Everybody has their Everest…


 Tuesday 9th October 2007
Things are settling down a lot more now, which is nice.
We’ve all settled into a routine, and those of you who know me well would be in awe of my new cooking skills!
I can now whip up dhaal bhaat with achaar and tarkari for 30 children without batting an eyelid!
Also, my cooking triumphs have allowed Aamaa and Sabina to get on with other tasks in the mornings, like cleaning and washing clothes and children, so I have been officially accepted as the new morning cook, and to make up for it, am not allowed to do my laundry (this morning Aamaa took my washing and then pointed me towards the kitchen to go and cook the rice!). I’m rather relieved, as it’s exhausting scrubbing it all by hand several times, and the kids can get my clothes much cleaner than I can! (Realising the horror of what I just said even as I wrote that – child labour is just SO much more efficient….)

Aamaa took me to her house on Sunday night for dinner. We didn’t do much except watch tv, and Aamaa painted my nails, but it was a nice break, and afterwards Priya’s husband dropped me back at the orphanage on his motorbike.
I discovered that I do still really love the thrill of riding bikes, although I probably don’t have the bottle to be more than a passenger these days! There was a moment when we squeezed between a car and a wall and I wondered if I was about to lose my kneecaps, but it was fun!
I was a bit confused the next morning when Priya called, and I was summoned back to Aamaa’s house at 11am. They told me to cancel school, and bring the three babies with me.
So Anil and I took a taxi with the little ones ( I did get a slight pang of nerves about having three toddlers in the back with me and not a seatbelt between us, but there was nothing I could do about it, and it was fine).
When we arrived it turned out that they were cooking up a storm, as it was some special day for remembering the dead, and Aamaa had missed me and my cooking skills, so she’d sent for me to come and help!
I was so flattered – she often summons some of the other women to go and help cook at her house, but it was a real honour that she wanted me specially – I was sooooo chuffed!
So I chopped away happily, and was introduced to their family priest, who was on the balcony with Buaa (Aamaa’s husband) performing various complicated procedures involving tikka, marigolds, rice and various food items. All the food for the ceremony was in these little bowls made out of leaves, which Aamaa showed me how to make.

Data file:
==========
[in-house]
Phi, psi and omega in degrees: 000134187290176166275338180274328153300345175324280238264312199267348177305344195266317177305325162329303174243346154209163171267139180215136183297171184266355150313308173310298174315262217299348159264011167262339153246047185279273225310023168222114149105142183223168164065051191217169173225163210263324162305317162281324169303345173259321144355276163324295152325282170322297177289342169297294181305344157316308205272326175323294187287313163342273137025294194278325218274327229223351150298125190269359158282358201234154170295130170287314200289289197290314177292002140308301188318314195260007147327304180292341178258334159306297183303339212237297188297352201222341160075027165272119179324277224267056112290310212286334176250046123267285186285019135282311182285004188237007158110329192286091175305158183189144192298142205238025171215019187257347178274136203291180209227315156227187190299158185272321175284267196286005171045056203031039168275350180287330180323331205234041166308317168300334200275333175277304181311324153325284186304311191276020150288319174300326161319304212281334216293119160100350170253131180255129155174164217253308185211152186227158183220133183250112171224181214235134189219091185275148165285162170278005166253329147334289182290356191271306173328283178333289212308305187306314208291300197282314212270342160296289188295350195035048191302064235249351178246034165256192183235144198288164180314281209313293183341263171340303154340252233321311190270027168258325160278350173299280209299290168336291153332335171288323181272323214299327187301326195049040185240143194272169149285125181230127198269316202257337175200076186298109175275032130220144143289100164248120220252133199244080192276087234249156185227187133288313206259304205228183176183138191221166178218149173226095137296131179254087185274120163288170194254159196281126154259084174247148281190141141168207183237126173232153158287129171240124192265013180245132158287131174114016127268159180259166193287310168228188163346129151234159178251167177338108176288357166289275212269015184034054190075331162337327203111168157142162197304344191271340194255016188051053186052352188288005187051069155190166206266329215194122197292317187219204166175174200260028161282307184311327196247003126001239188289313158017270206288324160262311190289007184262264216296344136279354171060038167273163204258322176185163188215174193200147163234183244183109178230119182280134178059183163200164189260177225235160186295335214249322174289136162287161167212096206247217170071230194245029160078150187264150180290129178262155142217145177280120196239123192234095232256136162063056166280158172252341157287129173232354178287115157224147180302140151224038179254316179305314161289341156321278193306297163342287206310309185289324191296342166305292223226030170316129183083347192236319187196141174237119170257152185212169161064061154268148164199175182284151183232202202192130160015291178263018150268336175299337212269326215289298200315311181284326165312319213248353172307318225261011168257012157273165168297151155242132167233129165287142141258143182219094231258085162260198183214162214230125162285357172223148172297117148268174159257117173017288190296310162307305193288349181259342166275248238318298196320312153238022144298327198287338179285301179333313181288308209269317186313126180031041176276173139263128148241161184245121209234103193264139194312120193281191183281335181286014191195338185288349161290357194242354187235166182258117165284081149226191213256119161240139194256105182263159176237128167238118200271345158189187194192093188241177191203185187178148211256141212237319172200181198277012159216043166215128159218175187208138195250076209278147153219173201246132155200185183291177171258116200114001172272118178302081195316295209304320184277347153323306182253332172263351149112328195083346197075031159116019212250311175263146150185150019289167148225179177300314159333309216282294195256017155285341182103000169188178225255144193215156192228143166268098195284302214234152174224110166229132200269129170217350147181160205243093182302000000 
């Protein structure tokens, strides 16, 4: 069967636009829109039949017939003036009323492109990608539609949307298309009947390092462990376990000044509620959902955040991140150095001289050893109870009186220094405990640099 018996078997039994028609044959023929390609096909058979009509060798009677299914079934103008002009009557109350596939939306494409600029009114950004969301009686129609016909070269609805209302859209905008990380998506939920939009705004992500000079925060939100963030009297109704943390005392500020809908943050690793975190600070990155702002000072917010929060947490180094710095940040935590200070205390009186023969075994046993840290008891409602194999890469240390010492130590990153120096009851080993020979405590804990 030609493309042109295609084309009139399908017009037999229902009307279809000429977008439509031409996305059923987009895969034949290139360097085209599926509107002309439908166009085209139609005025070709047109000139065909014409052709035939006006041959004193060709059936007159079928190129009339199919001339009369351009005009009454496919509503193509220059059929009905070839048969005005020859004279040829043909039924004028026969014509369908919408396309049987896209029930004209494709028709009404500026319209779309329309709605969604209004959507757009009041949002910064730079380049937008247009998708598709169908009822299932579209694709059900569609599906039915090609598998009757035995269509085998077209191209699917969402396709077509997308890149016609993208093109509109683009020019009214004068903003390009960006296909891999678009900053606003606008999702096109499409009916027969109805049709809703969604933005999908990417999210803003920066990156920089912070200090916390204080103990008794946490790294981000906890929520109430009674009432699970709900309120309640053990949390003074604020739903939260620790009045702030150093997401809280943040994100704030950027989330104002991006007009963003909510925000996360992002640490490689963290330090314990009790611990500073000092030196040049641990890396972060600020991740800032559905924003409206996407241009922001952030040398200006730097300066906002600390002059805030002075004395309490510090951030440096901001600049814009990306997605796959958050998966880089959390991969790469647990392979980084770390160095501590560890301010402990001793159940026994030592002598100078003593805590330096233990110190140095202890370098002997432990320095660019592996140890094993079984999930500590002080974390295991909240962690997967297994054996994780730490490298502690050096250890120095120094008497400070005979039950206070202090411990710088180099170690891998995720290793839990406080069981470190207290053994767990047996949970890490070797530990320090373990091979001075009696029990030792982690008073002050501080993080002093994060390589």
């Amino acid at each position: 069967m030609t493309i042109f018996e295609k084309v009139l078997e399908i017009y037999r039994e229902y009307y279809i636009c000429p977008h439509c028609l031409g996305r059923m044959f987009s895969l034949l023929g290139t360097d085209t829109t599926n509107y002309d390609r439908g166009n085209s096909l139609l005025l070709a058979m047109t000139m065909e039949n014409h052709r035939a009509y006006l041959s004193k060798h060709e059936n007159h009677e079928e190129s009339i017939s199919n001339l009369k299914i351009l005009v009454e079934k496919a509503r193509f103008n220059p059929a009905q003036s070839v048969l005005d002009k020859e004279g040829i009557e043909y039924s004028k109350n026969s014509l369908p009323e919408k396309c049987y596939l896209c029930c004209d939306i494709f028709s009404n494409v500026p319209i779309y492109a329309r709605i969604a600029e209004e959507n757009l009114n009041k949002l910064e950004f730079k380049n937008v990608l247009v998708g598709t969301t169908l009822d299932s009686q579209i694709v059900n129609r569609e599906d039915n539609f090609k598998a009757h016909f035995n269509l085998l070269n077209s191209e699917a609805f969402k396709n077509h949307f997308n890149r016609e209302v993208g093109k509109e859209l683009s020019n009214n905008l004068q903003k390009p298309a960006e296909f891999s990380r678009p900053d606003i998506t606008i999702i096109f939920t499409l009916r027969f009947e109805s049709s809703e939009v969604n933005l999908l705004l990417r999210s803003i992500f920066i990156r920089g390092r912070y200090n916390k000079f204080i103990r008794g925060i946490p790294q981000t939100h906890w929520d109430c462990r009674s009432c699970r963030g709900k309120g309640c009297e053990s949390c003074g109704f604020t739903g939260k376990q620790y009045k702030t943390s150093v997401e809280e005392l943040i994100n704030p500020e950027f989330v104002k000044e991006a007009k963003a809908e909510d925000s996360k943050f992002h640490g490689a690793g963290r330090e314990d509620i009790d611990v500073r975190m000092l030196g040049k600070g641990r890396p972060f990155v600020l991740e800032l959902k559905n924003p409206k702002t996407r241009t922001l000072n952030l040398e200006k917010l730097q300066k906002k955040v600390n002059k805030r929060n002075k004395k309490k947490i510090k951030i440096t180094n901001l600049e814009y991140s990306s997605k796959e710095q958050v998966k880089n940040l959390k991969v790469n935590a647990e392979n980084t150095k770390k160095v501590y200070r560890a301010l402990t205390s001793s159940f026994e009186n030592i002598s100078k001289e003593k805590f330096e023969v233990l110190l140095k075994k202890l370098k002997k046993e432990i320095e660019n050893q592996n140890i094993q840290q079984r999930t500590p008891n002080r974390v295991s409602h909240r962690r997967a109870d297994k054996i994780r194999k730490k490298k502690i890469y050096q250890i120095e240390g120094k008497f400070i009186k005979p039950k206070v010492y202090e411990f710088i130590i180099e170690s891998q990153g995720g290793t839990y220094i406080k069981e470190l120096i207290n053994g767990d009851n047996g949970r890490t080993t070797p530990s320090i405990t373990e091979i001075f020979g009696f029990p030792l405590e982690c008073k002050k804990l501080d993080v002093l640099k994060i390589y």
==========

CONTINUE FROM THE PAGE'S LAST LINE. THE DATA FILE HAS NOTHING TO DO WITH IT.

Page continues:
There were tons of different dishes and we ate until we were stuffed, and then I got another bike-ride home, this time dodging death when a cow walked into the road suddenly.
I still haven’t got used to the cows, even after two months, you can just walk round a corner, and there’s a massive beast in your way!
Obviously, the law is very clear about injuring cows, (Nepal’s national animal) and I’m sure if they had a highway code here it would indicate that the correct procedure is to crash into a wall if necessary to avoid hitting a cow.
Poor old Alan keeps getting rammed by cows, as he has to walk down a narrow alley from his house to the orphanage, and the cows don’t like it if you’re in their way!
Last Friday I went out with Alan, Dom, and my new Danish friend Mari.
Mari is lovely, and terribly passionate about everything. She’s the kind of person who could easily start a cult if she wanted to – people just naturally hang on her every word.
Anyway, she was very animated and excited, as she’d just come back from a ten-day meditation course (the Vipassana method for anyone who’s interested).
She raved about it, and how it’s tucked away in the mountains, and so beautiful and intense, and by the end of dinner, all three of us wanted to go too!
Literally the next morning, both Alan and Dom went to sign up for it, as the next course starts next week, although I’m going to wait and think about it some more.
It does sound lovely, and I like the idea of ten day’s peace and quiet, away from the orphans in a beautiful mountain setting. You can go for gentle walks and take in the view etc.
However, it’s also a hard-core meditation centre, and for ten days straight you get up at 4am (no, I’m not kidding) and meditate for ten hours, with breaks for lunch etc, and then go to bed.
You’re not allowed to take any books with you, or writing materials to distract you, and you’re also not allowed to talk – not just for the meditation part, but for the whole ten days!
Now, everyone has their own personal Everest to climb in their life, and I think this could be mine!
I love the idea of a serious challenge, and not talking at all for ten days would be way harder than trekking up to base camp (for me anyway!).
However, we’ll see.
In the meantime, Dashain is starting on Friday, which is the biggest festival of the year, lasts for the rest of the month and involves huge amounts of animal slaughter en masse. I’m told the streets will literally run red with blood, especially towards the end of the festival, although it means we’ll get to eat meat. (I ate buffalo the other day, – tastes exactly like beef, but I hadn’t eaten any meat at all for about a month, and couldn’t get over how chewy meat is! You really don’t chew much eating rice and soup every day!)
Better go there, leaving you all to contemplate the chewiness of meat as it’s time for me to head back for a science lesson this afternoon.
take care
lots of love
Maya (contemplating meat and muteness)
xxx
ps – What if I couldn’t talk afterwards? What if my vocal cords froze and I became mute forever? The horror, the horror!

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